To make the decomposition method effective, the researchers needed to identify a catalyst that could break down sarin efficiently, but also one that has longevity—a catalyst that would not be inhibited too quickly or create a reaction product that would block active sites and render the catalyst ineffective.
In previous studies, chemists identified a group of materials called polyoxometalates (POMs) as a good candidate for decomposing nerve agents. Now, Frenkel and his team have tested a unique material, prepared by team members from Emory University, that has zirconium atoms connecting two POM molecules together.
“To identify why a catalyst works, you have to find its active site,” Frenkel said. “We hypothesized that the isolated zirconium atoms were the active sites for this catalyst. To test that theory, we analyzed the material not just by one method, but by many characterization techniques—a multimodal approach that enabled us to isolate the active molecules from ones that are not changing during the reaction.”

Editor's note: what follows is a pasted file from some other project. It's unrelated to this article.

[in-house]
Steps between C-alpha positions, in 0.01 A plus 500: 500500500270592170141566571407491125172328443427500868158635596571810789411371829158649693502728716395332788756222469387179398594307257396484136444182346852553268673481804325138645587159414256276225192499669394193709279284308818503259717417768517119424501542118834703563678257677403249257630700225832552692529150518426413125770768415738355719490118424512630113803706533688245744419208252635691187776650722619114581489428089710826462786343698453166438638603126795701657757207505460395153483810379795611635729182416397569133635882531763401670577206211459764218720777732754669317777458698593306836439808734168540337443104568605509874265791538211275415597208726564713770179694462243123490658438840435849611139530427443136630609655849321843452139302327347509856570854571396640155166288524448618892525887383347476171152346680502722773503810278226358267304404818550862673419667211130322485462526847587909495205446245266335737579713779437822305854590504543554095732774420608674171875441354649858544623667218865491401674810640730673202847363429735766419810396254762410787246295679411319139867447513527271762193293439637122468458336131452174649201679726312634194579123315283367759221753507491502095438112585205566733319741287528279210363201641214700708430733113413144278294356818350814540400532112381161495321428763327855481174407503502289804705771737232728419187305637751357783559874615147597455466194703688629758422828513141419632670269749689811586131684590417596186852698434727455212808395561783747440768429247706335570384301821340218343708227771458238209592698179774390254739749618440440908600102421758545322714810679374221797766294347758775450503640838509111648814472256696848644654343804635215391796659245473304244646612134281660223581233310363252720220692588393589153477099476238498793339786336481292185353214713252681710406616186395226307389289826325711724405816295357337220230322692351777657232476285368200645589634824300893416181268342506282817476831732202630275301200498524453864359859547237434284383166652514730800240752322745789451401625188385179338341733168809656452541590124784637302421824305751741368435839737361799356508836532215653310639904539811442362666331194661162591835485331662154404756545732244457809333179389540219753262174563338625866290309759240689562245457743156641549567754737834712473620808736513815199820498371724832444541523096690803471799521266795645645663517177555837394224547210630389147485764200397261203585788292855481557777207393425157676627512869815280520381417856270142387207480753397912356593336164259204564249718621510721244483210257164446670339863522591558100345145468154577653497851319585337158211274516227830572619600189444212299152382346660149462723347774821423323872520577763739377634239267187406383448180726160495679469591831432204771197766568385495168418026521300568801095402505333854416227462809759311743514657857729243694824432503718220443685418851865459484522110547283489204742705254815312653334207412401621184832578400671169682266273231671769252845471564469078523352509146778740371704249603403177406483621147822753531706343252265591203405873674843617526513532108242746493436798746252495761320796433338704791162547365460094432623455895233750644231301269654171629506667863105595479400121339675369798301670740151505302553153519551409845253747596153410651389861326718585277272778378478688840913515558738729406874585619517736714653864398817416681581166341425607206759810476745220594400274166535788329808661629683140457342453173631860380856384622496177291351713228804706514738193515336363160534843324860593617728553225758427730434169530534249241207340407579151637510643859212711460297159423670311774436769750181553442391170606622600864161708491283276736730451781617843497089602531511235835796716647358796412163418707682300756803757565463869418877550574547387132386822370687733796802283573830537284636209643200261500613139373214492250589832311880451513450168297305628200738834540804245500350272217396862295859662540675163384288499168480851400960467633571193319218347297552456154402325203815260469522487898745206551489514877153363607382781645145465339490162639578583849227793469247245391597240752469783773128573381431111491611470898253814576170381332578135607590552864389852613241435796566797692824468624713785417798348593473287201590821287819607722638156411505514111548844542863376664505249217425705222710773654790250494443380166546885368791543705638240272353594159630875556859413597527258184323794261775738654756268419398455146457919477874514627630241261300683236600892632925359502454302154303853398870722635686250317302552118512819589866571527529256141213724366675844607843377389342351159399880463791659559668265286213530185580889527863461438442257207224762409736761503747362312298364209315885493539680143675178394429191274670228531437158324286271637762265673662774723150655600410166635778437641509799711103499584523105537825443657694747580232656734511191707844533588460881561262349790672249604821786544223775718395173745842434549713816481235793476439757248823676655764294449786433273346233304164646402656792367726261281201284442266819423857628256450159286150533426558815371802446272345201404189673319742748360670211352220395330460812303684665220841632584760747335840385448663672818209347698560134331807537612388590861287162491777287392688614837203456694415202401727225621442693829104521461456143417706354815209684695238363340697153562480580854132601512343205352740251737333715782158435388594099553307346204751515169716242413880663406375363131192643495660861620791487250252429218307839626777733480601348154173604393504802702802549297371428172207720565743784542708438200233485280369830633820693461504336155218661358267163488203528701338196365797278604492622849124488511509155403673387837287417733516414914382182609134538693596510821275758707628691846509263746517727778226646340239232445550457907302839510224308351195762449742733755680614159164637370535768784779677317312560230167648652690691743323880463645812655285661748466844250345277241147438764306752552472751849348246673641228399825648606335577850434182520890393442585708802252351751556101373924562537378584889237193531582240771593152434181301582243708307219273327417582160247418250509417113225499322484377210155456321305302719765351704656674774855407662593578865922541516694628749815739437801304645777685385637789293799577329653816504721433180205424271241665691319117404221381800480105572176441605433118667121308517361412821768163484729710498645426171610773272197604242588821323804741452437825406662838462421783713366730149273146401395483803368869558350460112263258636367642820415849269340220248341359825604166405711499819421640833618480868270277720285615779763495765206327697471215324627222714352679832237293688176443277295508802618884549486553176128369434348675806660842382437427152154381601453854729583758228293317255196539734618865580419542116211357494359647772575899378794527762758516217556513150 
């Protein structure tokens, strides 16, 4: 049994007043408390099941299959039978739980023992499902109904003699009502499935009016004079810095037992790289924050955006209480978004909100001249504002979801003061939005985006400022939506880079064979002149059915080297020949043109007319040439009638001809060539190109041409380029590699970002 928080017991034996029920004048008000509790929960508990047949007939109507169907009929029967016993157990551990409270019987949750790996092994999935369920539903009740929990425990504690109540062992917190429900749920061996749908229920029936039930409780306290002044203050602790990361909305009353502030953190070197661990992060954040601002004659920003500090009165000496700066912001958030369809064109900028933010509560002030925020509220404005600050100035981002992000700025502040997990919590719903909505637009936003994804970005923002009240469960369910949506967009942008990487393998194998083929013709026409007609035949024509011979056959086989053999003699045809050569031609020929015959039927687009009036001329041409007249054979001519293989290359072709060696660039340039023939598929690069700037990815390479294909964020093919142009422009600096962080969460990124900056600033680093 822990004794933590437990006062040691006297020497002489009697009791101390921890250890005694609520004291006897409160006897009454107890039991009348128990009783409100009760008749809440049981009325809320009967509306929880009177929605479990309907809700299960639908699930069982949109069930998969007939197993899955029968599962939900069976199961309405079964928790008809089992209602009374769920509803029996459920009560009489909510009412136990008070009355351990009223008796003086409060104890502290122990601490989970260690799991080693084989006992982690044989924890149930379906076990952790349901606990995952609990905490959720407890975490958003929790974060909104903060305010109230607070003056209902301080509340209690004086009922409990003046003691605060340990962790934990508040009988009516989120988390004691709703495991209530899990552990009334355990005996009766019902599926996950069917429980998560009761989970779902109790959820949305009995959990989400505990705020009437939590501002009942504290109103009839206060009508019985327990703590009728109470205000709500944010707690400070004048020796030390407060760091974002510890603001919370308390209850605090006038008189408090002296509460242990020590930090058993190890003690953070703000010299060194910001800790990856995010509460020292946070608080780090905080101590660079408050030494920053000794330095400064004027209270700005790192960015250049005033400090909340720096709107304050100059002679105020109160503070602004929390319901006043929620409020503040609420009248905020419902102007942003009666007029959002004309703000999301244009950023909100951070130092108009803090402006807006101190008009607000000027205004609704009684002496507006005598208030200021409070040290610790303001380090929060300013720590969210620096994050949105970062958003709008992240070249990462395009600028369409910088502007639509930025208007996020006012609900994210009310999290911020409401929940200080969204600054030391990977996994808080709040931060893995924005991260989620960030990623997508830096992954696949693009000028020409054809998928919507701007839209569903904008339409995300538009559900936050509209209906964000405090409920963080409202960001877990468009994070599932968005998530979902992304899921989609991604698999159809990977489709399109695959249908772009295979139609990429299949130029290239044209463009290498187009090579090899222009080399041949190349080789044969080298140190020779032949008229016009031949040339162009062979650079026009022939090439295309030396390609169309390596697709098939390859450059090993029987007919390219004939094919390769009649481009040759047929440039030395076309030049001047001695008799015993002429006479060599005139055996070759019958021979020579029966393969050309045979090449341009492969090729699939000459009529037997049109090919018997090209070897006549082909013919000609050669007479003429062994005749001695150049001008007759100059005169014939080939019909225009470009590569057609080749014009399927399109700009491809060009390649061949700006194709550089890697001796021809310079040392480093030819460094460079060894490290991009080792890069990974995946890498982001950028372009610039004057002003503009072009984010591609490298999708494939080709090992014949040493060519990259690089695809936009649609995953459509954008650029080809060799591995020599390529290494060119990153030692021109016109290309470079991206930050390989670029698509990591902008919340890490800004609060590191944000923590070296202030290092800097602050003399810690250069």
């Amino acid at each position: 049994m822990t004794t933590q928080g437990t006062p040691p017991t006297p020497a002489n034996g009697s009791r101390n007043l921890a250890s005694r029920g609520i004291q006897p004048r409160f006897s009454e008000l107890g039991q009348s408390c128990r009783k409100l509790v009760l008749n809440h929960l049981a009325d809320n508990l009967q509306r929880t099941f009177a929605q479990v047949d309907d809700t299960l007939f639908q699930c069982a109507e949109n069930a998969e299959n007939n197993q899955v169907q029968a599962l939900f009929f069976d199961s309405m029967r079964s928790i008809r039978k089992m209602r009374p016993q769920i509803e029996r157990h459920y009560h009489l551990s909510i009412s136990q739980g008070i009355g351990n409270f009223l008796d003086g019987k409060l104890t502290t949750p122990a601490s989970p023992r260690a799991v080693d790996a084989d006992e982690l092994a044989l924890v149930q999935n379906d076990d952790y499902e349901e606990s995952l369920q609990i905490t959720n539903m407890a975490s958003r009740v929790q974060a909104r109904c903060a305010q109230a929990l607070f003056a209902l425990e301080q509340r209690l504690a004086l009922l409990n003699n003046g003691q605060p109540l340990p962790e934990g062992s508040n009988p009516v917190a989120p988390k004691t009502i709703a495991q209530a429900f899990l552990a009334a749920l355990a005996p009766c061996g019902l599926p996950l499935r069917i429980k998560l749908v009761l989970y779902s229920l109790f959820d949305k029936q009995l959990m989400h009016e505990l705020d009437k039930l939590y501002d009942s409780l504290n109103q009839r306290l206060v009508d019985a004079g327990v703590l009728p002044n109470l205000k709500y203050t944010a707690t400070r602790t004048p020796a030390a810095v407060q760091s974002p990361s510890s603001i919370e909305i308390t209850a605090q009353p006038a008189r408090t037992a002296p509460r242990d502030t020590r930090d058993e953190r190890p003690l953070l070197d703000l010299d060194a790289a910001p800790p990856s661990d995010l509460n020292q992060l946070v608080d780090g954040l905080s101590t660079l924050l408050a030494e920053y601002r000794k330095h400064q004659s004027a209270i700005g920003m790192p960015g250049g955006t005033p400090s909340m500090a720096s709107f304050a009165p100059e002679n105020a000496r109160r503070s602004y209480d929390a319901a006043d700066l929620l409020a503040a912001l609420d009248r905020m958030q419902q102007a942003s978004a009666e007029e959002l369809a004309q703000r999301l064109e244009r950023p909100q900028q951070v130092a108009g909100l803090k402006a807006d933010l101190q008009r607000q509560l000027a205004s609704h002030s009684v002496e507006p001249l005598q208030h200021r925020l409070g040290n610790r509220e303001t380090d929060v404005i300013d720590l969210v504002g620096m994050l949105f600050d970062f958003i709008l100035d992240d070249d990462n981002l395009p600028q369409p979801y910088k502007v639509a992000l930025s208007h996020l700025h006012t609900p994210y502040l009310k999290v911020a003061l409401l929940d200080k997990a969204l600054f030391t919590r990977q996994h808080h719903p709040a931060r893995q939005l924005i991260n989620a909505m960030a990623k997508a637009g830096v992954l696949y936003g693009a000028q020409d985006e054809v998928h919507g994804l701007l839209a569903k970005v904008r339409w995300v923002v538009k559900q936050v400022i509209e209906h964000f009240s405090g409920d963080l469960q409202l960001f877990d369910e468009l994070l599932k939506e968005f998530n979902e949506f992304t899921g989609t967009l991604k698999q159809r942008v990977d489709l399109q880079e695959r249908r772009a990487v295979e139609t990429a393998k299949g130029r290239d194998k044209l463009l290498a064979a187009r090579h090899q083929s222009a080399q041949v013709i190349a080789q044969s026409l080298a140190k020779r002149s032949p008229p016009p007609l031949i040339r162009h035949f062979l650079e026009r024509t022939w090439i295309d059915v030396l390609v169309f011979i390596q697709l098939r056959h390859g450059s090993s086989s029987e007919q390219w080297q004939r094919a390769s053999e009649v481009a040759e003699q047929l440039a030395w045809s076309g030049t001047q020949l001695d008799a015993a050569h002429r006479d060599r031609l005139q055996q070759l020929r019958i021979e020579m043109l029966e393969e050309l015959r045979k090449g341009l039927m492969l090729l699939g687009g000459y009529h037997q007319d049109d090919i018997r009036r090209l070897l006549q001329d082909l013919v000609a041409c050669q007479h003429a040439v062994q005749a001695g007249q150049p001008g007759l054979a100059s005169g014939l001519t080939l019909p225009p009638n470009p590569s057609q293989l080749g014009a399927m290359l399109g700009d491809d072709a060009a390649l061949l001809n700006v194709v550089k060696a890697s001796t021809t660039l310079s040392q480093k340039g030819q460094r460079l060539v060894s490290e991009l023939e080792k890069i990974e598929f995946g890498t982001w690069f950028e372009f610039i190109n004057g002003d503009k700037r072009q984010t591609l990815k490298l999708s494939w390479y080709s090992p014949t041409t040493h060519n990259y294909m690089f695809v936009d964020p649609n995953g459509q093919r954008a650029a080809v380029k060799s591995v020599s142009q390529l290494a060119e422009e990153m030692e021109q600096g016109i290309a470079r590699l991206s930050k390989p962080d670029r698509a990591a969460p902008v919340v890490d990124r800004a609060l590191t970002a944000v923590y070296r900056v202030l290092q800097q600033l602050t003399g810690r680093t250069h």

Additionally, their experiments were conducted under the real-life conditions in which sarin would be found—the gas phase. Previous research on POM catalysts for CWA decontamination had only been conducted in the liquid phase.
All the experiments were conducted using a harmless sarin gas simulant. “It is important to recognize that hazardous materials like nerve gases cannot be easily studied in conventional research facilities, such as Brookhaven Lab,” Frenkel said. “So, in the field of CWA decontamination research, scientists do not work with real nerve agents but with simulants that mimic their activity without causing harm.”
To confirm their simulant behaved in the same manner as sarin, the research team’s experiments were repeated with actual sarin by the U.S. Army’s CCDC Chemical Biological Center (CBC) at Aberdeen Proving Ground.
“Coupling our measurements with the ability to perform agent testing under identical environmental conditions enabled us to validate the simulant work and fully understand how the POM adsorbs and reacts with chemical warfare agents,” said Wesley Gordon, a co-author of the paper.
Studying the catalyst from a multimodal approach
For the first study at Brookhaven, the researchers conducted x-ray photoelectron spectroscopy (XPS)—a research technique that uses ultrabright x-rays to measure the elemental composition of a sample.